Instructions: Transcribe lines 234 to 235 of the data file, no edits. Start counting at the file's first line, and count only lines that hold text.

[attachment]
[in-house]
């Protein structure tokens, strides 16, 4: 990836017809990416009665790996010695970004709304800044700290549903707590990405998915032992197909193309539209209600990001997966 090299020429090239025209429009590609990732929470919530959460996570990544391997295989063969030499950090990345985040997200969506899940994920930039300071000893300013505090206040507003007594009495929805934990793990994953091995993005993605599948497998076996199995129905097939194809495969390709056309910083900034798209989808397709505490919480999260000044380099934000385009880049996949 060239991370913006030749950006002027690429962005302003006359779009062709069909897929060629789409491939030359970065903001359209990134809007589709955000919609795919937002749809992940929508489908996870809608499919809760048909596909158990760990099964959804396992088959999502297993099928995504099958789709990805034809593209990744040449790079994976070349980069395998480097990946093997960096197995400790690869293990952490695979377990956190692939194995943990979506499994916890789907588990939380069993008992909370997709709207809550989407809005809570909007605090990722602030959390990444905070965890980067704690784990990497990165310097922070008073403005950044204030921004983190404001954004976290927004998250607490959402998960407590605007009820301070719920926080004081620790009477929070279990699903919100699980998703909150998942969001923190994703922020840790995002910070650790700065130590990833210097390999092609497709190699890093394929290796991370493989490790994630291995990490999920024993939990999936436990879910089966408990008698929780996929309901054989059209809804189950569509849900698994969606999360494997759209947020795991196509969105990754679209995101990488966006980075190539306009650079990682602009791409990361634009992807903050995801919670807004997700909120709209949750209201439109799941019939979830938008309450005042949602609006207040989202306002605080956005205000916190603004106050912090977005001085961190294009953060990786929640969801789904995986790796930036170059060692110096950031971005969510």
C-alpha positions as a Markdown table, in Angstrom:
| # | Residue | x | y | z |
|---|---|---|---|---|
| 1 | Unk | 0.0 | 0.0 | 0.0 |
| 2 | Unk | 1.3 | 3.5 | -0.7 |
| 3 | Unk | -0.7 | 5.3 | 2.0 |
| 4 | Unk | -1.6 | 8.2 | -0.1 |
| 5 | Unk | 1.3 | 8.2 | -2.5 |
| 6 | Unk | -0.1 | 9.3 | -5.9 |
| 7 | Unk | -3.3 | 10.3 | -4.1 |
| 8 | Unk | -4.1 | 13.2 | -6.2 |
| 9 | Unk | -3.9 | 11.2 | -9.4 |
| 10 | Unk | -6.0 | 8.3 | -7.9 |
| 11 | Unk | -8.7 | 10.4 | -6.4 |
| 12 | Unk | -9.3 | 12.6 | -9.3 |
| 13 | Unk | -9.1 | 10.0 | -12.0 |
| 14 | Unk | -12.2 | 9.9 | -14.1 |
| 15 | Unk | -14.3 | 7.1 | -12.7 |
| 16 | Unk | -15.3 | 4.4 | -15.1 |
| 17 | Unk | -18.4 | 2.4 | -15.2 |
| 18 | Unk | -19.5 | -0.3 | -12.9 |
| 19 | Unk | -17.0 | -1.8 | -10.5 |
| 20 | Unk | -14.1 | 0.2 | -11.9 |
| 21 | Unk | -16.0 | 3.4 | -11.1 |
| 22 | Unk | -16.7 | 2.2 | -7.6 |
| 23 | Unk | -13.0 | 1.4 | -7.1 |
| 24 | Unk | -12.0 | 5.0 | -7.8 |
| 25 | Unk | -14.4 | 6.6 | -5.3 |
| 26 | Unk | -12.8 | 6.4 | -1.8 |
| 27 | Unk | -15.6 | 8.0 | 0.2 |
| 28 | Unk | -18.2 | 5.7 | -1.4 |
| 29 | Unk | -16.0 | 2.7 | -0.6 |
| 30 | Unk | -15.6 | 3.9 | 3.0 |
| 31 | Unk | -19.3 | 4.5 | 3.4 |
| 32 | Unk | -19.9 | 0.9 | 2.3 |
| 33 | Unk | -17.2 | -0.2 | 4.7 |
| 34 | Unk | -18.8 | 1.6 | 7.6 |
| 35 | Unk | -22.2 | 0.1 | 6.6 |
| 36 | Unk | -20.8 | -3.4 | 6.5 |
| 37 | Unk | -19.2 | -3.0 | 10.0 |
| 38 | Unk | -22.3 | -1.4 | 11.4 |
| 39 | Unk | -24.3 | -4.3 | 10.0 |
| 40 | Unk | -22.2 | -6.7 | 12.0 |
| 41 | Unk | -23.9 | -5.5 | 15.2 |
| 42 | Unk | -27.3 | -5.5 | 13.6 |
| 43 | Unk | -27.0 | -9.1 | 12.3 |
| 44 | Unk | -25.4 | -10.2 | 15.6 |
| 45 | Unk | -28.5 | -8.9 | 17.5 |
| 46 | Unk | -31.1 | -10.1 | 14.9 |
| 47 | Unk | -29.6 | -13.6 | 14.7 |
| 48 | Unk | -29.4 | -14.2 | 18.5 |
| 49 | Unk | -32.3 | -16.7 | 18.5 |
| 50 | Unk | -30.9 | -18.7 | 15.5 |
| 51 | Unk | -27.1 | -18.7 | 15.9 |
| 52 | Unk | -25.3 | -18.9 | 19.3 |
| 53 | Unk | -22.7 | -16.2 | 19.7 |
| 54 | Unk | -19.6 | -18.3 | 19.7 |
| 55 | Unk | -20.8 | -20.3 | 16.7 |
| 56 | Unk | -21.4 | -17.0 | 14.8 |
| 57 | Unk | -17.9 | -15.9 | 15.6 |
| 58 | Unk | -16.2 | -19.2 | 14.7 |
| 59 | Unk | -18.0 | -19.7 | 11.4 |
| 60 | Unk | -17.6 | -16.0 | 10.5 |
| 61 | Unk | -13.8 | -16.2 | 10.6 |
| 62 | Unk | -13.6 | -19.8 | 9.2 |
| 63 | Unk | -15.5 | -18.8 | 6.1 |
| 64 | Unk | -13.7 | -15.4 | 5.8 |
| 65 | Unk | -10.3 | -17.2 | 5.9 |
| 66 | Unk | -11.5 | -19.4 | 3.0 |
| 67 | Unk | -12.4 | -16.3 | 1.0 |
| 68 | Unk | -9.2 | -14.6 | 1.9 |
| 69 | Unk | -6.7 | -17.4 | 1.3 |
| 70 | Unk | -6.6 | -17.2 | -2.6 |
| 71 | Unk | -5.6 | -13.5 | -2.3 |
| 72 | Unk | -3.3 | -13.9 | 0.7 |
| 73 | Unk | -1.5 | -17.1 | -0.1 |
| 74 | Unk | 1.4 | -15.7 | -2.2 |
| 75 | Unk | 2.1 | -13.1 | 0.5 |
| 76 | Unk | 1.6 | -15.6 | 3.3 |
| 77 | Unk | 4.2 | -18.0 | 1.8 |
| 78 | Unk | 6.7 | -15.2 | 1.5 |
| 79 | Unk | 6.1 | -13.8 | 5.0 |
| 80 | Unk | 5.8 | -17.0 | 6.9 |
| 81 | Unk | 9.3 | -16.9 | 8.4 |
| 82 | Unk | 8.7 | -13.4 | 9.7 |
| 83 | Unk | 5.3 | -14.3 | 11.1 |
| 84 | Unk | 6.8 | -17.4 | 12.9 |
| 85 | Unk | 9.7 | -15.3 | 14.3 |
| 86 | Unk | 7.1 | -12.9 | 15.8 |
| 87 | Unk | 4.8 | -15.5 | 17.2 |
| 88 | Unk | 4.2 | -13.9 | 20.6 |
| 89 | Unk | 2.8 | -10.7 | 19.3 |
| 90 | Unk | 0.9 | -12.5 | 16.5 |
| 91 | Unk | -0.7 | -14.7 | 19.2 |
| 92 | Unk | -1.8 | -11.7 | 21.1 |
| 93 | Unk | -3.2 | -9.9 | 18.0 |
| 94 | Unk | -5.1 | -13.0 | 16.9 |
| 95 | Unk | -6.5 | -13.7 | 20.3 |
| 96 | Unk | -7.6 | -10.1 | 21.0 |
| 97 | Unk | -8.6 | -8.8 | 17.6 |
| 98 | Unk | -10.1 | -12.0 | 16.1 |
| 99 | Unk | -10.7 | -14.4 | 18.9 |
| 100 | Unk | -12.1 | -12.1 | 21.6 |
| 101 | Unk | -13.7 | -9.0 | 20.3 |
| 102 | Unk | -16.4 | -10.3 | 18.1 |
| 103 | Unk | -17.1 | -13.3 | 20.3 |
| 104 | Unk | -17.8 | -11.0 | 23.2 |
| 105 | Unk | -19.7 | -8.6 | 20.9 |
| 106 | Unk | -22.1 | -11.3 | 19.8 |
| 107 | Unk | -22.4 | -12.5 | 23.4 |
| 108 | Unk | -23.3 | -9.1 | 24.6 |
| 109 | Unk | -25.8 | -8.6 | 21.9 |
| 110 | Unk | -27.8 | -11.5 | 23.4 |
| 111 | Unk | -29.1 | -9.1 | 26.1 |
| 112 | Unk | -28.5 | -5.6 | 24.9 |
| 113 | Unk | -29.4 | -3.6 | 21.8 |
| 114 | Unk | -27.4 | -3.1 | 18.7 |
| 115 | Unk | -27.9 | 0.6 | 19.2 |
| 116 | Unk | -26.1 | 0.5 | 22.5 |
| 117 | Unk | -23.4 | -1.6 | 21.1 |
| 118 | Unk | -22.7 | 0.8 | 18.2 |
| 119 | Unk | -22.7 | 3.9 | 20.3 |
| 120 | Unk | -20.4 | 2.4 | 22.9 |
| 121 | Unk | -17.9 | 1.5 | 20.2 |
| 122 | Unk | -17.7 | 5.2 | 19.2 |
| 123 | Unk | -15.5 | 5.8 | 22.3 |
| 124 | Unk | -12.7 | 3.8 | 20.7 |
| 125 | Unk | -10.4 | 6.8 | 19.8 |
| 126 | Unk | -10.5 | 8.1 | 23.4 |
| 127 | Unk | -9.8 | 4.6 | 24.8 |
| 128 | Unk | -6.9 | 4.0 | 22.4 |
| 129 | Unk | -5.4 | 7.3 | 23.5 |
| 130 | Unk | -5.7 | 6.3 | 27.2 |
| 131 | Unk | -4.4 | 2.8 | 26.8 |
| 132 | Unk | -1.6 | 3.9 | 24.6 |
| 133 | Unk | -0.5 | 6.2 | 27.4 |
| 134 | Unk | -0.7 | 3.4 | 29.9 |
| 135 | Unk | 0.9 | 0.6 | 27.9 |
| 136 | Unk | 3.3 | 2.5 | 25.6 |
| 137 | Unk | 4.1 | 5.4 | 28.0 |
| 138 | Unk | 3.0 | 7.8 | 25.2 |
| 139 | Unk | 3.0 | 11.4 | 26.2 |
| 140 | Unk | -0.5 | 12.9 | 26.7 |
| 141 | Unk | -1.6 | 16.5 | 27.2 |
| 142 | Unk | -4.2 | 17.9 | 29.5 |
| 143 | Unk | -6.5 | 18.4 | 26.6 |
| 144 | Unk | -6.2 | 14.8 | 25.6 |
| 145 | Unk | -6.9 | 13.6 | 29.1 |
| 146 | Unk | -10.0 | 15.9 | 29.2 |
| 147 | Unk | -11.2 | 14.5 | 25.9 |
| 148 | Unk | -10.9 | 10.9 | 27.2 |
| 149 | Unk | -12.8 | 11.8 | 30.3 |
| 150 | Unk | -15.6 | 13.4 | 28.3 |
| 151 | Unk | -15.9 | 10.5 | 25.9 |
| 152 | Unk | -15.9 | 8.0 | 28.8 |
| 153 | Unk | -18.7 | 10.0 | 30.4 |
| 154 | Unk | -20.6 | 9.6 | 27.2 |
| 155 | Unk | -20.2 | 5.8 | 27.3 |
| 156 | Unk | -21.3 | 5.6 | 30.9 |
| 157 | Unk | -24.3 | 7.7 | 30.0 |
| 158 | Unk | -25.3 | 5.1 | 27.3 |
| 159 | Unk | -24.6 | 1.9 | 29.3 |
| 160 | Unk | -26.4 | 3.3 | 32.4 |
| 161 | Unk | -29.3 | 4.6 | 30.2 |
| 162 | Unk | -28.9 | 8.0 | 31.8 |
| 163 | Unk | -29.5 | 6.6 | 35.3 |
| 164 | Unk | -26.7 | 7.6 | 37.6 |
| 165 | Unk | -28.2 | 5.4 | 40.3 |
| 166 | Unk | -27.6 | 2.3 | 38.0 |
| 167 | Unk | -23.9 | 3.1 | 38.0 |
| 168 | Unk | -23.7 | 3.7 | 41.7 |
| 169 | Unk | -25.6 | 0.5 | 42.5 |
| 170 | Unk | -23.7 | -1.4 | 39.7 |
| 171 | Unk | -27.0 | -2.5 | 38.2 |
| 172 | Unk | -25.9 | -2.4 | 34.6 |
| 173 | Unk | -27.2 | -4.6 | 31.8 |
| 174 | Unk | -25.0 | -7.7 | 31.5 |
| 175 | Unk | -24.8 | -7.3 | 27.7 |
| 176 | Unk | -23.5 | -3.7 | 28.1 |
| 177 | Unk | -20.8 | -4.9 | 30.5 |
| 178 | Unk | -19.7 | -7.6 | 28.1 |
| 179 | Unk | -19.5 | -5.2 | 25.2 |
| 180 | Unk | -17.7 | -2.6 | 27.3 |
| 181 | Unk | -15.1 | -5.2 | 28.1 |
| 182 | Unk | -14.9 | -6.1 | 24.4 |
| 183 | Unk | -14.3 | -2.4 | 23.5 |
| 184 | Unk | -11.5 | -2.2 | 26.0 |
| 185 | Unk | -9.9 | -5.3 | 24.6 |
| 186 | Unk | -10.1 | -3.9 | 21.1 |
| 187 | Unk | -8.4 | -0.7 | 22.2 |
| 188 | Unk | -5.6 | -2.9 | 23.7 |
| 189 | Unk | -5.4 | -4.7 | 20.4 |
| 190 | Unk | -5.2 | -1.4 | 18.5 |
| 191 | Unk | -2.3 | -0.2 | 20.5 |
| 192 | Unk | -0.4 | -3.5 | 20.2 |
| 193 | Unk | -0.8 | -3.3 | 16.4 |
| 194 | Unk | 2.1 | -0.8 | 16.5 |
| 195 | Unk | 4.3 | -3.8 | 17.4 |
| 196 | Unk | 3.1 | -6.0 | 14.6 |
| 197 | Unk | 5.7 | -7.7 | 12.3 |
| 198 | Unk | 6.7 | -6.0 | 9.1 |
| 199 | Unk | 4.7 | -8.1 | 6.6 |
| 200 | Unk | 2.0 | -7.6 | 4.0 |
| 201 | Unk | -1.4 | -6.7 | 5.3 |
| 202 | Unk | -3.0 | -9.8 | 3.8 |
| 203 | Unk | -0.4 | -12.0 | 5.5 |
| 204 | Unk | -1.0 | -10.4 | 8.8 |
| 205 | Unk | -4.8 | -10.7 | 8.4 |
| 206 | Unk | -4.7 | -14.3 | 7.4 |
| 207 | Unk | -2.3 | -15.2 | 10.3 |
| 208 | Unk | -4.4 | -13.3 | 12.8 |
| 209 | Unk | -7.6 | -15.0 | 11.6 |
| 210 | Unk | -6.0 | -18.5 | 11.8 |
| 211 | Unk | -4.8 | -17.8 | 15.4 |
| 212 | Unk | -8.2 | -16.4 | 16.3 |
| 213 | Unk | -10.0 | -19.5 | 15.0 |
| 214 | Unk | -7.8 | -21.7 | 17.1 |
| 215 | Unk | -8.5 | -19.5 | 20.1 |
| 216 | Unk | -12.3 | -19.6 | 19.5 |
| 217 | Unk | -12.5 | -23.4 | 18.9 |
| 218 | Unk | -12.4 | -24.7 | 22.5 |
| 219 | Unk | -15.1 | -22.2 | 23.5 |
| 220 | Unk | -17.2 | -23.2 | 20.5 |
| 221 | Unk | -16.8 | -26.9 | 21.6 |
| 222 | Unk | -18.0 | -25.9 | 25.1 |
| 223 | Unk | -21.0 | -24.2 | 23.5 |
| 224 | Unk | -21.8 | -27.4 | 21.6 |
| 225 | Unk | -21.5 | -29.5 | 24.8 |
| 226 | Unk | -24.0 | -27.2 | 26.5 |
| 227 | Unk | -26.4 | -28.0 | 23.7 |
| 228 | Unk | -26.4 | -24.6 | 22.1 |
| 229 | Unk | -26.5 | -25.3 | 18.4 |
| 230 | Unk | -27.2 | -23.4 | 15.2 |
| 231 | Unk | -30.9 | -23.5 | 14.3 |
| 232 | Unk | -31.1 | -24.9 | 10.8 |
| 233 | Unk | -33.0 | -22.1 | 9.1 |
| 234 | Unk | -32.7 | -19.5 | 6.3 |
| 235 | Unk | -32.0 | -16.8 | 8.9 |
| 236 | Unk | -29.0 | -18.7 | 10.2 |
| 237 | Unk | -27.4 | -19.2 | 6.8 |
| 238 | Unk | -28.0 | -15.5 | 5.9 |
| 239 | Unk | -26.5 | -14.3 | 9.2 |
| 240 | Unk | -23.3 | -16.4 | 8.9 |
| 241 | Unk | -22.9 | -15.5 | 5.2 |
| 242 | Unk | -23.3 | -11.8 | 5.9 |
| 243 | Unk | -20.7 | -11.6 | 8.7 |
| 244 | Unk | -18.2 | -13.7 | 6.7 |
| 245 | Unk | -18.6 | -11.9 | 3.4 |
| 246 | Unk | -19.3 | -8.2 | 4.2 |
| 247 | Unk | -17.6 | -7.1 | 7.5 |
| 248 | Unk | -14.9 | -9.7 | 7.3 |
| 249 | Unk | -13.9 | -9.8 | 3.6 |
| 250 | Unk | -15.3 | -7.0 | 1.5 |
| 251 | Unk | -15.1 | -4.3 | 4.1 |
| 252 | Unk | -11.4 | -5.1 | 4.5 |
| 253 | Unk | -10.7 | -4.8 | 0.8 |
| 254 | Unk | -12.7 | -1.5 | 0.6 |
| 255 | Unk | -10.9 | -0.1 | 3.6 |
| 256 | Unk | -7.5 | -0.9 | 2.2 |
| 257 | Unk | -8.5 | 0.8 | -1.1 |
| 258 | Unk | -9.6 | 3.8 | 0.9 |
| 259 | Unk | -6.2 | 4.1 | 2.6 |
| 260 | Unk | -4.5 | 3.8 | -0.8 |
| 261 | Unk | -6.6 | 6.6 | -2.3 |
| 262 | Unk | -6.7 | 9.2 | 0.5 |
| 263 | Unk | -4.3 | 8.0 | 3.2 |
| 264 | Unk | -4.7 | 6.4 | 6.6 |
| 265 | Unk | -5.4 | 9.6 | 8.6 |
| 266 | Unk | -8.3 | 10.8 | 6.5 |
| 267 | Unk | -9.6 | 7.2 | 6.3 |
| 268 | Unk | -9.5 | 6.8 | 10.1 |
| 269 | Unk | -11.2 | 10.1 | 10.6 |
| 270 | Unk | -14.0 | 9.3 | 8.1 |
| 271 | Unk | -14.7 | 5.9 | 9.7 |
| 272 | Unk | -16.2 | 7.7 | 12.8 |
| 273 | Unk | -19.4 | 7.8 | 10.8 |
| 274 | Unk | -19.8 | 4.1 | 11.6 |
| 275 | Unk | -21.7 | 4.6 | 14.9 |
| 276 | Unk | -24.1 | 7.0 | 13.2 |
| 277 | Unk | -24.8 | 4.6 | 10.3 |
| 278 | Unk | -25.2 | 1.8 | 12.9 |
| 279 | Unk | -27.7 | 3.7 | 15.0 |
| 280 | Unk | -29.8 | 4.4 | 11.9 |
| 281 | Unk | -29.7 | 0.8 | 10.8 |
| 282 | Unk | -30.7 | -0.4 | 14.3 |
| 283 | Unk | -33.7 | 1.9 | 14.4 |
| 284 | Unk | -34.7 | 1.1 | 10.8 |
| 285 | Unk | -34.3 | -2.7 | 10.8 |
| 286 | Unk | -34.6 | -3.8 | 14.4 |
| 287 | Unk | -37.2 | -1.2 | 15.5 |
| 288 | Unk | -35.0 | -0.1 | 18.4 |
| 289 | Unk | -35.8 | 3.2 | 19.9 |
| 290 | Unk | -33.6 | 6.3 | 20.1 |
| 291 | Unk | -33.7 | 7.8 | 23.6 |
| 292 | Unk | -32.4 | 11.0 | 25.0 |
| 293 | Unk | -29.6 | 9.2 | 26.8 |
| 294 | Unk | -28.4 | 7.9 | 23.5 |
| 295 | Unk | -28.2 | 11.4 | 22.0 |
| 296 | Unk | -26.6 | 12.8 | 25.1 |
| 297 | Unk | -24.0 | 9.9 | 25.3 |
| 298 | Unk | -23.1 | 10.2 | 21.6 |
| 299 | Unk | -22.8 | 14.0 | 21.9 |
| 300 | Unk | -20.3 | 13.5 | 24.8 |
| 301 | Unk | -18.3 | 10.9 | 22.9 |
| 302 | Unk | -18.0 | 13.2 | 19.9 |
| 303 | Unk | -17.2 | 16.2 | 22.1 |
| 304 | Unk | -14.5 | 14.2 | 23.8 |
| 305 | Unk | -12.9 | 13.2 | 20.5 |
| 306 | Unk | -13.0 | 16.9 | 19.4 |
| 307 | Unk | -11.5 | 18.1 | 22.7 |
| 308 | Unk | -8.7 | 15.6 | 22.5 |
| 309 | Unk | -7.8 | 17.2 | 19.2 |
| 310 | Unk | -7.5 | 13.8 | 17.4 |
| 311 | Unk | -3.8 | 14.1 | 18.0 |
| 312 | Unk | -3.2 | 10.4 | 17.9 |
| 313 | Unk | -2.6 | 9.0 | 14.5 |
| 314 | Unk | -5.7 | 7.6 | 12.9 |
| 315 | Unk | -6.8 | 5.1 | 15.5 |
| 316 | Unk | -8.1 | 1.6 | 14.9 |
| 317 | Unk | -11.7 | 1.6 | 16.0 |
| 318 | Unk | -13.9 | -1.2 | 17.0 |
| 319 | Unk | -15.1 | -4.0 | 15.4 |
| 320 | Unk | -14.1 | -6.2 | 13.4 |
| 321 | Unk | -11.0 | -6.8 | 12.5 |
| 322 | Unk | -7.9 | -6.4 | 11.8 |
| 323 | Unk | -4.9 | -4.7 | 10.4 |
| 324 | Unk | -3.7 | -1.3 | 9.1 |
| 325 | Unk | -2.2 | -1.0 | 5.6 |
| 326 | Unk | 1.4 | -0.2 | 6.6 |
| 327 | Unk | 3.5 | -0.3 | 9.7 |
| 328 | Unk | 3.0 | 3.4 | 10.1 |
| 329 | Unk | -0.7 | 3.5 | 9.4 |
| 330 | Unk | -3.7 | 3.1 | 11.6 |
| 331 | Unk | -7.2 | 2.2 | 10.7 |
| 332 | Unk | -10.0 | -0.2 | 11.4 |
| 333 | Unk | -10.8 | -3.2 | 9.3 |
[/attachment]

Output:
| 229 | Unk | -26.5 | -25.3 | 18.4 |
| 230 | Unk | -27.2 | -23.4 | 15.2 |